Trains at Cardiff Central Station. Photo: Chris Brown, Cardiff Friends of the Earth
In September 2011 the coalition government confirmed it would only electrify the Great Western main line between Cardiff and London by about 2017. They said that the business case did not support electrification to Swansea.
The Department for Transport (DfT) claim that the £62m cost of electrification from Cardiff to Swansea would create just 10p in benefits for every £1 invested. Transport projects are unlikely to be funded unless their benefits are at least twice the cost of the work.
The DfT said it "could not identify more than one train per hour becoming an electric train" between Cardiff and Swansea. This train is the hourly London to Swansea service, which increases to two trains per hour in the morning and evening peaks.
The DfT added "Further ways in which to improve the case for electrification to Swansea were looked at, by examining whether other diesel services on this section could be converted to electric operation. However, significant changes were needed that would have required passengers to change trains, sometimes more often than once. The alternatives would also have increased train crew and rolling stock requirements."
The DfT business case assumes that new hybrid trains powered by both electricity and diesel for London-Swansea services would be just as fast as electric trains west of Cardiff, and "consequently there would be no passenger benefits from electrification between Cardiff and Swansea". This is nonsense. Electric trains would be:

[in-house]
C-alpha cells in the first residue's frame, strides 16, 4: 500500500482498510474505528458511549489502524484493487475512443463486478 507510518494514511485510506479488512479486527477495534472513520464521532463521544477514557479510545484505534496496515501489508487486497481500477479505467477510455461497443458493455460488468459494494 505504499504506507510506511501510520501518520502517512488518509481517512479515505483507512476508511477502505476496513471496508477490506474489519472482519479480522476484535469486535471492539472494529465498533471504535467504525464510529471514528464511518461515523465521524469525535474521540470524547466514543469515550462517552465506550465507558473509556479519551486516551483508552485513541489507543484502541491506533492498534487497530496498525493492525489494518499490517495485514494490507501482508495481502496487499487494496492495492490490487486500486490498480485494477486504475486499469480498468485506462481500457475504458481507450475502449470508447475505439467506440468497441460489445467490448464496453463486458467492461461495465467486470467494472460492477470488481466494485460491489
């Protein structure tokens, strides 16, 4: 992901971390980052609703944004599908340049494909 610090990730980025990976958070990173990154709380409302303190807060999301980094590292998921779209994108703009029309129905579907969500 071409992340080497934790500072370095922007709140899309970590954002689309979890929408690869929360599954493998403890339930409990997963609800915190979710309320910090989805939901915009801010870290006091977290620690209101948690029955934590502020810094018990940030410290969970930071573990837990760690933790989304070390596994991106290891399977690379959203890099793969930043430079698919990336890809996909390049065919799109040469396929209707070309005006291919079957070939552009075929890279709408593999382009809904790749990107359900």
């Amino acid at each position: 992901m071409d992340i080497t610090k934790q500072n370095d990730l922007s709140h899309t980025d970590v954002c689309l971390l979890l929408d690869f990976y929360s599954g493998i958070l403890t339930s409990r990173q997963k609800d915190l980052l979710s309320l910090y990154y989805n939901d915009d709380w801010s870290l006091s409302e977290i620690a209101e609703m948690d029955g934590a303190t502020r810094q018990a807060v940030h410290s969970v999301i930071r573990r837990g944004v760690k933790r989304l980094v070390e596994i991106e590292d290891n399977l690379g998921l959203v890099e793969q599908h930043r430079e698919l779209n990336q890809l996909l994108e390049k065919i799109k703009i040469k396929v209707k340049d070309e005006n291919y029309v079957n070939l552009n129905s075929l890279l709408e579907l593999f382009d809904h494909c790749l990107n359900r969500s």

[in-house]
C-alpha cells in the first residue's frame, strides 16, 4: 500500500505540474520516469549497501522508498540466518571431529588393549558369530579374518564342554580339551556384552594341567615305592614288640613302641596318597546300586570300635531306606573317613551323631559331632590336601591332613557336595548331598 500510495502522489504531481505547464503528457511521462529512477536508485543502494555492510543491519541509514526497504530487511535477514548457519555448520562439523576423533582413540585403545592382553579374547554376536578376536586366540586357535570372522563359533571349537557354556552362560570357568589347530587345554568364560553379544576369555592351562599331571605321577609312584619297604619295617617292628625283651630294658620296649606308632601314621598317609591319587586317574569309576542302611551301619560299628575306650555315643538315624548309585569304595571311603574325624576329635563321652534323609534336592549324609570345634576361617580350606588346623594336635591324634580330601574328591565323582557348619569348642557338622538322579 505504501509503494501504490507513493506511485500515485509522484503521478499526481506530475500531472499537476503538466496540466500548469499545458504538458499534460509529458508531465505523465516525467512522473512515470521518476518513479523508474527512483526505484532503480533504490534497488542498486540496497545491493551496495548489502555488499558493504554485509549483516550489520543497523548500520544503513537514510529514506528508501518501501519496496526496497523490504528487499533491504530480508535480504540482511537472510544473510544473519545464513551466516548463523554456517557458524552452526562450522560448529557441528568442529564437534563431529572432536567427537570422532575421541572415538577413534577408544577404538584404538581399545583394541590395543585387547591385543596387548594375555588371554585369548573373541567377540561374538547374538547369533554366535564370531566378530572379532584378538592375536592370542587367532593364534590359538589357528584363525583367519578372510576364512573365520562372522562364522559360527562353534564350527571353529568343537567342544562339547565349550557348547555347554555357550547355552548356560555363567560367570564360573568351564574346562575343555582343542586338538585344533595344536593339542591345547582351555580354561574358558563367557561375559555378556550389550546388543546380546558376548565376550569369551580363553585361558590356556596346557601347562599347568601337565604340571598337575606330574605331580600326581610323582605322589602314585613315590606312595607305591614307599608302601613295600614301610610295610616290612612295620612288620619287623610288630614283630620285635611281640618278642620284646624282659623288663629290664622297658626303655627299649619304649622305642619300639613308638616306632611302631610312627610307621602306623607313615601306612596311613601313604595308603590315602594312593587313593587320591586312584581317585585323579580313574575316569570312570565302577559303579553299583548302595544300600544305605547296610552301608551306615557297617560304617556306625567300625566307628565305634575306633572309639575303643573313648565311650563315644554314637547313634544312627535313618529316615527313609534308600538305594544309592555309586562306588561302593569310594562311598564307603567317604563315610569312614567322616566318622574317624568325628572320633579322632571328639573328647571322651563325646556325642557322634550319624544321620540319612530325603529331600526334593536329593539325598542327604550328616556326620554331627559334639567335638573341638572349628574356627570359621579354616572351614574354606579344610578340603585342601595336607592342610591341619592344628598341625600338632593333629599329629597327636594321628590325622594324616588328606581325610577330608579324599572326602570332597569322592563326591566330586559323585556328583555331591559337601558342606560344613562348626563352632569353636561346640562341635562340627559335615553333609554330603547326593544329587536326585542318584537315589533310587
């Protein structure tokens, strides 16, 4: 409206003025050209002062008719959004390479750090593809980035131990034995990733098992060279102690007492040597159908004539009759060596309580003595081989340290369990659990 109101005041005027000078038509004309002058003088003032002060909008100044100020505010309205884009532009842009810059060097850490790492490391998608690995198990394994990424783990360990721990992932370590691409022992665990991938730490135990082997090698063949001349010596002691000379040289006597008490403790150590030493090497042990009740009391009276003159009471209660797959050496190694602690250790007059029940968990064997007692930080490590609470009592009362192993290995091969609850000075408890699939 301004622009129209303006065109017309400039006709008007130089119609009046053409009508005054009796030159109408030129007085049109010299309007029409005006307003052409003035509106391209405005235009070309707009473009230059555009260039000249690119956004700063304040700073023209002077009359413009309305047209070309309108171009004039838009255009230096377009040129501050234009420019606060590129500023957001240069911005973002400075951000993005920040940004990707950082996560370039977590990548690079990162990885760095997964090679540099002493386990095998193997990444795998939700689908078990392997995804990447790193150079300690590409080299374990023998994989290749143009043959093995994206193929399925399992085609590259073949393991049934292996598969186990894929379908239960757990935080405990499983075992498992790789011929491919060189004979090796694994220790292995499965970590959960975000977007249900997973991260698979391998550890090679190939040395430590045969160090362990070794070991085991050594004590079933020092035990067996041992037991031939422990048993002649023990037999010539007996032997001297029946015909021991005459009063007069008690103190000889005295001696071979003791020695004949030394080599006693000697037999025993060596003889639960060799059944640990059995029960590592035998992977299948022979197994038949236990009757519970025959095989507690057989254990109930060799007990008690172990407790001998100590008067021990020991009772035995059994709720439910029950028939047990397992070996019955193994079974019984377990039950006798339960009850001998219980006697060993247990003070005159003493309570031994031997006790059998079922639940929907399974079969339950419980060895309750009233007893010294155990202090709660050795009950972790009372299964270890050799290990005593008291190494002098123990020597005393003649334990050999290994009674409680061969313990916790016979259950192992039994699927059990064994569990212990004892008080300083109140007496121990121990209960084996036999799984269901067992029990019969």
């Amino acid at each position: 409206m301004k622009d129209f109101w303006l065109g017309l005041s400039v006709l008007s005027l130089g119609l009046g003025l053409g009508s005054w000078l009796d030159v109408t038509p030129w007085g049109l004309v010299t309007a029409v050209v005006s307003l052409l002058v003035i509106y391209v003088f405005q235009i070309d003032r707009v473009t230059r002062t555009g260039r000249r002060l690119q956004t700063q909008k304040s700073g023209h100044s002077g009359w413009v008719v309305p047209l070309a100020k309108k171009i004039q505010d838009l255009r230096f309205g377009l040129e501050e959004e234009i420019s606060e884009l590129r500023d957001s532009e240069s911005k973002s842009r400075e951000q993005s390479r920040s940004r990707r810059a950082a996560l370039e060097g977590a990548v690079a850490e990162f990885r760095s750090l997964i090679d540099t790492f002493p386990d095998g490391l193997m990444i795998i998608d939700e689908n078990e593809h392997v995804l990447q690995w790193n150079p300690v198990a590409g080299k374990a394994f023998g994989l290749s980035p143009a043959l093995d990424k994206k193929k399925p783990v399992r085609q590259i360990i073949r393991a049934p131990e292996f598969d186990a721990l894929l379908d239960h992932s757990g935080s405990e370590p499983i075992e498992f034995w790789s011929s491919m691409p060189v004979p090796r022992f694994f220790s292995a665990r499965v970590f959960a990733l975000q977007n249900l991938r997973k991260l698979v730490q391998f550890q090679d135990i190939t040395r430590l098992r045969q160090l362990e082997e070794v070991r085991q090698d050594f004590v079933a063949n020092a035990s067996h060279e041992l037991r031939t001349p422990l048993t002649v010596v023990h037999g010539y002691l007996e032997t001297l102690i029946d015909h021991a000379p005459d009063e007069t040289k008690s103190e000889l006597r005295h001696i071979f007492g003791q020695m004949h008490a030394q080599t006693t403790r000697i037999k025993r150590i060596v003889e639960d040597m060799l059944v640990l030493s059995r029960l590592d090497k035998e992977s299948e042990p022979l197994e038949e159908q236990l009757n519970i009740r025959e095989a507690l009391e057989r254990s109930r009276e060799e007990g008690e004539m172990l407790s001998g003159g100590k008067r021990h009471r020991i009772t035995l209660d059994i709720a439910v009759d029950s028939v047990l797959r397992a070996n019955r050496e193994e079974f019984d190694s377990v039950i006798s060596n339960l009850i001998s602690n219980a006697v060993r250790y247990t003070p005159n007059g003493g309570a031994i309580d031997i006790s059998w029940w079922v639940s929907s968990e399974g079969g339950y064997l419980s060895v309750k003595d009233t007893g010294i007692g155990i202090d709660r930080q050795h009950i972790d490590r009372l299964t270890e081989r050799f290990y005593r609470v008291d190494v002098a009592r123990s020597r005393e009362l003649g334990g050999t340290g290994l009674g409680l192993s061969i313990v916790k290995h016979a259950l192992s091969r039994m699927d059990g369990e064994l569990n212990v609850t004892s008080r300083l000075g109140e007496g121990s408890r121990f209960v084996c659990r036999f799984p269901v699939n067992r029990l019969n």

Their business case missed:
The DfT’s view of a lightly used railway west of Cardiff contrasts with the Network Rail's 2008 Route Utilisation Strategy. This claims that Cardiff to Bridgend is a frequently used line where train capacity is scarce. It also implies there is too little capacity on the line to let trains to call at additional stations, such as at Brackla and St Fagans.
Prof Stuart Cole, of the University of Glamorgan Business School, said Swansea should have four passenger trains per hour after electrification west of Cardiff. This would be one to London, one to Cardiff calling at all stations, and two calling at the main stations between Cardiff and Bath.
He said that the extra and faster services would encourage people to transfer from cars to trains "With the right kinds of marketing and pricing, those trains can be justified in terms of the numbers of passengers."
He accused the DfT of distorting the business case by treating Cardiff-Swansea as a separate project from the rest of the Great Western electrification. He claimed that if the DfT had assessed the case for London to Swansea as a whole, the benefits would have been £1.90 per £1 invested.
He added that the analysis would be improved further if European convergence funding was used to pay for up to half of the electrification cost to the west of Cardiff.
The DfT said that the hybrid trains would offer south Wales passengers a more resilient service when the Severn Tunnel closed for maintenance. The diesel function would allow the trains to divert along non-electrified lines via Gloucester.
The Welsh Government has said it is committed to electrification through to Swansea.
Secretary of State for Wales, Cheryl Gillan MP, said that the UK Government was working with the Welsh Government on developing a business case for electrifying the Valley Lines.
Cardiff Friends of the Earth supports the extension of rail electrification not only between Cardiff and Swansea, but also all of the Valley Lines and the line west from Swansea to Fishguard. Not only would this create many jobs, it would cut transport emissions and kick-start the local economies beyond the Cardiff to Bristol corridor.